MIAMI -- New York Yankees rookie Aaron Judge stole the show and won the 2017 Home Run Derby with shocking ease Monday night at Marlins Park. Judge dispatched Marlins slugger Justin Bour in the first round (23-22), Dodgers rookie sensation Cody Bellinger in the second round (13-12), and Twins manchild Miguel Sano in the finals (11-10).

The highlight of the night was, pretty clearly, Judge's first round matchup with Bour. The Miami first baseman put on an incredible show, swatting 22 home runs and bringing the decidedly pro-Marlins crowd to its feet. It was an amazing atmosphere. As someone who sat in the stands for Josh Hamilton's show in the 2008 Home Run Derby, I can say Bour got the crowd as amped as Hamilton did that night.

And yet, Judge came out and clubbed 23 home runs to beat Bour, and he did it with time to spare as well. You can see video of the first-round winning home run right here.

"I was already nervous going into it. I think everybody was a little nervous," Judge said. "Once Justin put on that show like that, I just had to go to work. I was having fun out there and just had to go to work." 

Within the first round, Judge managed to hit a ball off the roof structure at Marlins Park. He did that in batting practice as well.

Here's video of the home run that clanked off the roof:

Amazingly, that ball did not count as a home run. That ball would have sailed out of the park with ease, but per the ground rules, it did not count. So Judge actually hit 24 home runs to beat Bour, not 23.

"Yeah, I thought that one got out, but I guess it didn't," Judge said of the roof non-homer. "I wasn't trying to watch it. I was so locked in I was trying to hit it and keep going. I thought I had 23 already, but I guess I tied him."

In the second round against Bellinger, Judge hit home runs that measured 503, 507, and 513 feet. Here are the five longest homers hit Monday:

  1. Aaron Judge: 513 feet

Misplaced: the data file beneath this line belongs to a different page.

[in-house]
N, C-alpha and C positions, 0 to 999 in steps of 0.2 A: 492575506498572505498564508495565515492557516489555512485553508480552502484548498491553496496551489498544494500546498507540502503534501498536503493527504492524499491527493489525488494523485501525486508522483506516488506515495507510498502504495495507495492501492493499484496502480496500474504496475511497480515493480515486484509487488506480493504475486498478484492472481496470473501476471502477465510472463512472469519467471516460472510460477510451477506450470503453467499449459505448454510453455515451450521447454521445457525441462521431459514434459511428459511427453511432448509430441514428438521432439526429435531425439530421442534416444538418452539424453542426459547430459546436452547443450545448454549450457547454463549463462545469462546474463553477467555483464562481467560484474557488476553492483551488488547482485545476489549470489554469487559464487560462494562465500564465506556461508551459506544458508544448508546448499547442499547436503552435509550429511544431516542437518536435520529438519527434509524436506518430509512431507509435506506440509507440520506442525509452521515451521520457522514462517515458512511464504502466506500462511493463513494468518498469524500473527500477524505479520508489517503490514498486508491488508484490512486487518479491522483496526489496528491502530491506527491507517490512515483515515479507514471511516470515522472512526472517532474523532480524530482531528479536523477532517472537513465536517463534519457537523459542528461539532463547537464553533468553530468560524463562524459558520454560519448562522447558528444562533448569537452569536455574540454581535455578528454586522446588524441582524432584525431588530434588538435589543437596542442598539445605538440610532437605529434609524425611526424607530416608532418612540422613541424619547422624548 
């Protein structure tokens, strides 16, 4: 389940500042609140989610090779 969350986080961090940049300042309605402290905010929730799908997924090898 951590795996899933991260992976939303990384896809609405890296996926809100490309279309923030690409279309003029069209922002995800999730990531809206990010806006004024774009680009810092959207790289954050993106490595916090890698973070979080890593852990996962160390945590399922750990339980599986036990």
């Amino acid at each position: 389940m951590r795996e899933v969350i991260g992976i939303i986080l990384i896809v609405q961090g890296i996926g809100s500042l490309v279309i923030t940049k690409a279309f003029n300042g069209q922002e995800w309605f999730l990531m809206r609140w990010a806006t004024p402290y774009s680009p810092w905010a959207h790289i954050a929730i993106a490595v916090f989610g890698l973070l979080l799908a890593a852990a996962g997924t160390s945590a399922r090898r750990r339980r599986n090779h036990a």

2. Aaron Judge: 507 feet
  3. Aaron Judge: 504 feet
  4. Aaron Judge: 501 feet
  5. Giancarlo Stanton: 496 feet

Stanton hit one 492 feet and Sano hit one 491 feet. No other player hit one over 490 feet. Here is video of Judge's massive 513-foot bomb that clanked off the windows in left field at Marlins Park:

Three things about Judge's Home Run Derby display really stood out to me. One, he enjoyed the heck out of it but tried hard not to show it. Judge is very much a gentle giant. He's quiet and unassuming. And yet, after some of those massive blasts, he couldn't help but laugh at himself. Evidence:

Aaron Judge hit some monster home runs Monday and he enjoyed the heck out of it. USATSI

Judge smiled at his own home runs and made Dellin Betances do this:

Secondly, Judge was launching opposite field home runs into the second deck in right field. The left-handed power hitters like Bour and Bellinger were hitting them up there. He was doing it as a right-handed hitter going to the opposite field. Here is Judge's spray chart, via Baseball Savant:

Aaron Judge was hitting balls to all fields in the Home Run Derby. Baseball Savant

"I tried to use the whole field and just square up every ball I could," Judge said. "Since there was a clock on there, you can't really take pitches and pick one out. If it's away, I try to drive it to right. If it's middle in, try to hit the glass out there." 

And third, Judge did not square up all the home runs he hit in the Home Run Derby. He got under a few and popped them out, and they still carried over the fence. The man is that strong. The second and third home runs in his clip are clearly not squared up:

Insane. How is this guy real? Judge hit his 11th home run to beat Sano in the finals with 1 minute, 53 seconds still on the clock.

When it was all over, his four fellow Yankees All-Stars (Betances, Gary Sanchez, Luis Severino, Starlin Castro) showered him with Gatorade, as per sports celebration customs:

"I had no pressure. I'm a rookie. This is my first time doing it," Judge said.

Something tells me this will not be his last time participating in the Home Run Derby. Or winning it.

"I try to take everything one day at a time," Judge said. "That's what's helped me along this first half of the year. Not really worried about what happened last year. I still remember it. I look at it every day that I hit .179. I have had wonderful people help me out through the offseason through the years. And I can't thank them enough for where I'm at right now. For me, just try to take it one day at a time helps me out."  

America, if you weren't paying attention to the historic season Aaron Judge is having prior to Monday night's Home Run Derby, start paying attention. This man is a true freak of nature in the very best of baseball-smashing ways.